India (AFI) Surveillance (GHSA) in Action
The Bottom Line
THE CHALLENGE: People sick with mystery fevers in the remote Thirthahalli Hospital in India often had to either wait weeks for test results or travel long distances to access more advanced labs. As a result, nearly none of the patients at the hospital received a confirmed diagnosis.
THE SOLUTION: CDC worked with partners in India to establish the Acute Febrile Illness project, which provides test results in less than 24 hours. Now 40% of the Thirthahalli Hospital patients receive a confirmed diagnosis.
India: Taking the mystery out of “mystery” fevers
While his colleagues at Manipal University’s Centre for Virus Research work quietly around the laboratory, Dr. Anup Jayram anxiously awaits the arrival of a bus. But not just any bus: this one is carrying samples from a patient at Thirthahalli Taluk Hospital, several hours away through the verdant hills of the Western Ghats. The patient presented at the hospital with symptoms of acute febrile illness (AFI). AFI is any illness with sudden onset of severe fever. The patient is a prime candidate for the AFI project that Manipal University and CDC India have been running since 2014. Right on cue, Dr. Anup’s phone dings, and up pops an image of the delivery vehicle—license plate, driver photo, and all. In a few hours, Dr. Anup’s team will meet the bus to collect the samples and get to work uncovering the case of AFI in this particular case, and sending the test results back to Thirthahalli within 24 hours.
In Western Ghats and other similar regions in India, smaller, remote hospitals often have to either wait weeks for test results from larger district labs or send patients on long, bumpy bus rides to hospitals with more advanced lab capabilities. The surveillance and quick testing turnaround system that Manipal, CDC, and Thirthahalli have organized in Western Ghats is saving time, resources, and in many cases, lives. But it’s also shedding light on the burden of disease in an area where surveillance data have typically been scarce.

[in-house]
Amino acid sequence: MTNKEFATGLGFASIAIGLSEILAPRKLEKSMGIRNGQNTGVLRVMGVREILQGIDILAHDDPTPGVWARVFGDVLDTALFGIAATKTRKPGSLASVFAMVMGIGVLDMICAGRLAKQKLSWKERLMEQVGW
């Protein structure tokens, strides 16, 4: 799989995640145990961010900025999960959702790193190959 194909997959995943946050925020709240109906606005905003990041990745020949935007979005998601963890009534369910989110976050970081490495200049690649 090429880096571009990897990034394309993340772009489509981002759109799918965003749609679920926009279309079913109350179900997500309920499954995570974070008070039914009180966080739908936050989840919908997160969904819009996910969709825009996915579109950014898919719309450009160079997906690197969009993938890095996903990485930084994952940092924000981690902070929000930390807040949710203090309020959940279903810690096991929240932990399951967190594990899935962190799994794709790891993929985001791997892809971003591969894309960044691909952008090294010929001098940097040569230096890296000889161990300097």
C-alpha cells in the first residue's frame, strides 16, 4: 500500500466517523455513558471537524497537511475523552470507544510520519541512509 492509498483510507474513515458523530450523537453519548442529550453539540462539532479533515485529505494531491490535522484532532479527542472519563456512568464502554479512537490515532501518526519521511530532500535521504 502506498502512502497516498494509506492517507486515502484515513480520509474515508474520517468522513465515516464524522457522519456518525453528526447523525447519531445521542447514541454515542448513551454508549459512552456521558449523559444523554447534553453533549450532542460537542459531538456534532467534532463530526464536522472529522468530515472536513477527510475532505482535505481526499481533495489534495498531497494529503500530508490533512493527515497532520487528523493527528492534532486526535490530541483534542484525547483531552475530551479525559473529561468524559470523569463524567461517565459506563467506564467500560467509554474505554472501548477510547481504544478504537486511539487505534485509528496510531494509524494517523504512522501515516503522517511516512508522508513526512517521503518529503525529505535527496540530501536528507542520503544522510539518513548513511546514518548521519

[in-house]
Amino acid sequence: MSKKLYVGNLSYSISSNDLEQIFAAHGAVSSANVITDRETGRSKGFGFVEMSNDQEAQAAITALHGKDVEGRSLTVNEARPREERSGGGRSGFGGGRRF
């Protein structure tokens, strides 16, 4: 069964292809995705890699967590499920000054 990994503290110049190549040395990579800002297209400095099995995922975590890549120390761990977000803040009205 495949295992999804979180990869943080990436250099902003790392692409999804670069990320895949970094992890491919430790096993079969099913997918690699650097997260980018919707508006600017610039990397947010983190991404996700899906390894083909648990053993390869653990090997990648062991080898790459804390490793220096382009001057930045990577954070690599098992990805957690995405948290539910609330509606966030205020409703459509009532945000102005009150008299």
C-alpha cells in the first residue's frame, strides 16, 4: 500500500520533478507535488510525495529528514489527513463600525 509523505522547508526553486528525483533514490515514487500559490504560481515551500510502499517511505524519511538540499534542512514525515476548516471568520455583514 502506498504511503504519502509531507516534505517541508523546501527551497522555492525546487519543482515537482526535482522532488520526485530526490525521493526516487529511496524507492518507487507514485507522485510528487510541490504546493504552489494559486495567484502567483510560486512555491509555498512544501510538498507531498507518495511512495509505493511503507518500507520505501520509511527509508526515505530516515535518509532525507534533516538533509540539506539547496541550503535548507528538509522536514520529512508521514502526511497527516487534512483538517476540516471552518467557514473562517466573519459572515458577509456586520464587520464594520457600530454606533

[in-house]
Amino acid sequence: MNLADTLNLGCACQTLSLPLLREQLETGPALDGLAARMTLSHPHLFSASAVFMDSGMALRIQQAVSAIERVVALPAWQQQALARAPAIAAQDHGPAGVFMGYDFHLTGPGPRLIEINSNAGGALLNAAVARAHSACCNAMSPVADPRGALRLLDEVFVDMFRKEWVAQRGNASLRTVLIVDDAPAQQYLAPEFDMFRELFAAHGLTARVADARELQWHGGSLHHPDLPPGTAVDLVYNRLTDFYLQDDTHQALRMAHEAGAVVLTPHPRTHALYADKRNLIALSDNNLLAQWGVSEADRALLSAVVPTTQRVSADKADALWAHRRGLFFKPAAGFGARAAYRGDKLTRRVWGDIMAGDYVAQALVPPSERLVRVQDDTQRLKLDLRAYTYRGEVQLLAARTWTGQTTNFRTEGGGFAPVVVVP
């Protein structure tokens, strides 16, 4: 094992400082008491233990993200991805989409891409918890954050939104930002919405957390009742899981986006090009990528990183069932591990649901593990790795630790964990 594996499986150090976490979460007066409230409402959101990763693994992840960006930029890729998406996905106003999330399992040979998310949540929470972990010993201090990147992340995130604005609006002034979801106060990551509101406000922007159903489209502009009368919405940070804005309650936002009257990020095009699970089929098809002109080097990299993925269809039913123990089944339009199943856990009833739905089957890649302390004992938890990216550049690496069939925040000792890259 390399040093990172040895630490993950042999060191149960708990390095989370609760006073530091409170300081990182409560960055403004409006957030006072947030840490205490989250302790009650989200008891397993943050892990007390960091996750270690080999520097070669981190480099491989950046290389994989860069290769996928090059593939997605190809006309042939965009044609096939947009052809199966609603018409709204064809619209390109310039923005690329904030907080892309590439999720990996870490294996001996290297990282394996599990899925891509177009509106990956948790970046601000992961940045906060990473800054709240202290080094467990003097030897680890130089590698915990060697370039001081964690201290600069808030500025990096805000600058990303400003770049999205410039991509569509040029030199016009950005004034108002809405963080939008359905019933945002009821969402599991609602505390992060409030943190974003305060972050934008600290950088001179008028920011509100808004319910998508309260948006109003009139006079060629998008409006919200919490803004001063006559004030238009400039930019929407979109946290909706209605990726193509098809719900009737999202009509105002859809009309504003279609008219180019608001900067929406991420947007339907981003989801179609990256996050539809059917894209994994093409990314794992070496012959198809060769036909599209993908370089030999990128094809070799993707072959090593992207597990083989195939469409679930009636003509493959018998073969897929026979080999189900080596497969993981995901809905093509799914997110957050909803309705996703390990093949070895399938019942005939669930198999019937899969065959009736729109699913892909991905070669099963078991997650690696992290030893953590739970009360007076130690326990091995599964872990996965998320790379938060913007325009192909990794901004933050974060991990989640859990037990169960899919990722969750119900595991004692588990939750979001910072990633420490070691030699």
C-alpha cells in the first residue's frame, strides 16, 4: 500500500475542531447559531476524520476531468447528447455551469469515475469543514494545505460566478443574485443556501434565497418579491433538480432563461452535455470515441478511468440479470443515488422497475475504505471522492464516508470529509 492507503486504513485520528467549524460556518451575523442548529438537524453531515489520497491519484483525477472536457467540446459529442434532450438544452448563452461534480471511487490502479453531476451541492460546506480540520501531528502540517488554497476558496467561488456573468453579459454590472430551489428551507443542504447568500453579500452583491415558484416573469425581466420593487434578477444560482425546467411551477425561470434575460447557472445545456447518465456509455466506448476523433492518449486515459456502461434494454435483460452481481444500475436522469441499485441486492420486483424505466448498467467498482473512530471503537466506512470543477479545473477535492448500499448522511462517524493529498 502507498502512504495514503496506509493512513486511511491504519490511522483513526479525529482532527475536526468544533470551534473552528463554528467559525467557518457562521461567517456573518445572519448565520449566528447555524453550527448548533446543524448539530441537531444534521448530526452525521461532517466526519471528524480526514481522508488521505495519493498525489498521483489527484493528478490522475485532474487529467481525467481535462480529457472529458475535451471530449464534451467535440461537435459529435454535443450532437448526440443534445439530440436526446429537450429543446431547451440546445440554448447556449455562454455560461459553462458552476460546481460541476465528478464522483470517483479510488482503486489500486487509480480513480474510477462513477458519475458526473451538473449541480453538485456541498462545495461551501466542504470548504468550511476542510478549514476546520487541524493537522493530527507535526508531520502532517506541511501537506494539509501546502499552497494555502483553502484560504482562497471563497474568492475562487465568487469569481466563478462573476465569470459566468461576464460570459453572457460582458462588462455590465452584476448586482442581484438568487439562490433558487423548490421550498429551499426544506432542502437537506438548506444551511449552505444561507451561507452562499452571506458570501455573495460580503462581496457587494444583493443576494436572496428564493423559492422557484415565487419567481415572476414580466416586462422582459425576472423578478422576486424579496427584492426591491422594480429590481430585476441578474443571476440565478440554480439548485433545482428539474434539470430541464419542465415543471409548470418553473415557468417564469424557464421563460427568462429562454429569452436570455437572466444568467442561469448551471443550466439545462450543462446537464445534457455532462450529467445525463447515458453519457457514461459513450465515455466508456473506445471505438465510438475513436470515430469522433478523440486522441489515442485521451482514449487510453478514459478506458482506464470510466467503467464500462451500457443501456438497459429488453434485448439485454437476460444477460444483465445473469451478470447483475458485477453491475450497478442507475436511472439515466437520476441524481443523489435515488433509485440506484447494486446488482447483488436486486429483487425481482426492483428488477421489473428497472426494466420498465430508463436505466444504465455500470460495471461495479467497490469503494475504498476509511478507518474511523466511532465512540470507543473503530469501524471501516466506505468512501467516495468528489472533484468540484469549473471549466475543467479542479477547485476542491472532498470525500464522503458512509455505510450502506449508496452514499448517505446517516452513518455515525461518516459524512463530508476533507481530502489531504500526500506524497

Painting a clearer picture
Recent local newspaper headlines in India paint a picture of intrigue when it comes to AFI: “Another outbreak of mystery fever in Meerut”; “Two kids hospitalized with mysterious fever”; “Another mystery fever grips Kolkata.”
While these outbreaks can often be attributed to diseases like dengue and chikungunya, the cause of many other cases, especially in the country’s more remote corners, remain a mystery because there isn’t access to laboratory testing. That means patients can’t get accurate treatment, doctors and health officials don’t have a clear picture of the disease threats in their districts, and prevention efforts are hampered.
The AFI project, launched in 2014 by the Manipal Centre for Virus Research as part of CDC’s collaboration on GHSA work in India, currently operates at 27 sites in 10 states, collecting case histories in a central online database.
In the states of Karnataka and Kerala, the project has already identified previously undiagnosed fever-causing pathogens like influenza, leptospirosis, scrub typhus, dengue, malaria, and Kyasanur Forest disease. In Thirthahalli, the project has largely confirmed the diseases and disease patterns local doctors like Dr. Girish and Dr. Prabakar have long suspected. The project also uncovered new threats. Scrub typhus is much more common than previously believed, and the reach of Kyasanur Forest disease, a tick-borne hemorrhagic fever, continues to grow.
Knowledge is power
Uncovering the mysteries of AFI in Thirthahalli has allowed Dr. Girish and his colleagues to provide patients with faster, more accurate treatment, which has translated into shorter hospital stays and fewer referrals to far-away intensive care units (ICUs). “Other hospitals are not as lucky as us,” said Dr. Girish.
“Because of the Manipal’s work we have an advantage,” said Dr. Prabakar. “Previously, more patients were going into ICU care. But because we’re getting test results within 24 hours, patients can be treated early.” Nearly 40% of patients at Thirthahalli with AFI get a confirmed diagnosis now, compared to almost none before the study started.
There’s no doubt the AFI project has had a profound impact on Thirthahalli Hospital’s ability to care for its community. Doctors at Thirthalli Hospitall are able to more specifically treat diseases, and they’re also better prepared to detect and respond to new outbreaks and emerging disease threats. Through these new efforts, they are better able to crack that next mystery fever lurking in the forest, making the world safer for everyone.
About This Story
CDC is working with 31 priority countries to develop global health security capabilities, which protect Americans and people around the world from disease threats. This story illustrates India’s commitment to:
Real-Time Surveillance: Launching and strengthening global networks of disease-surveillance systems that quickly detect outbreaks and assess risks.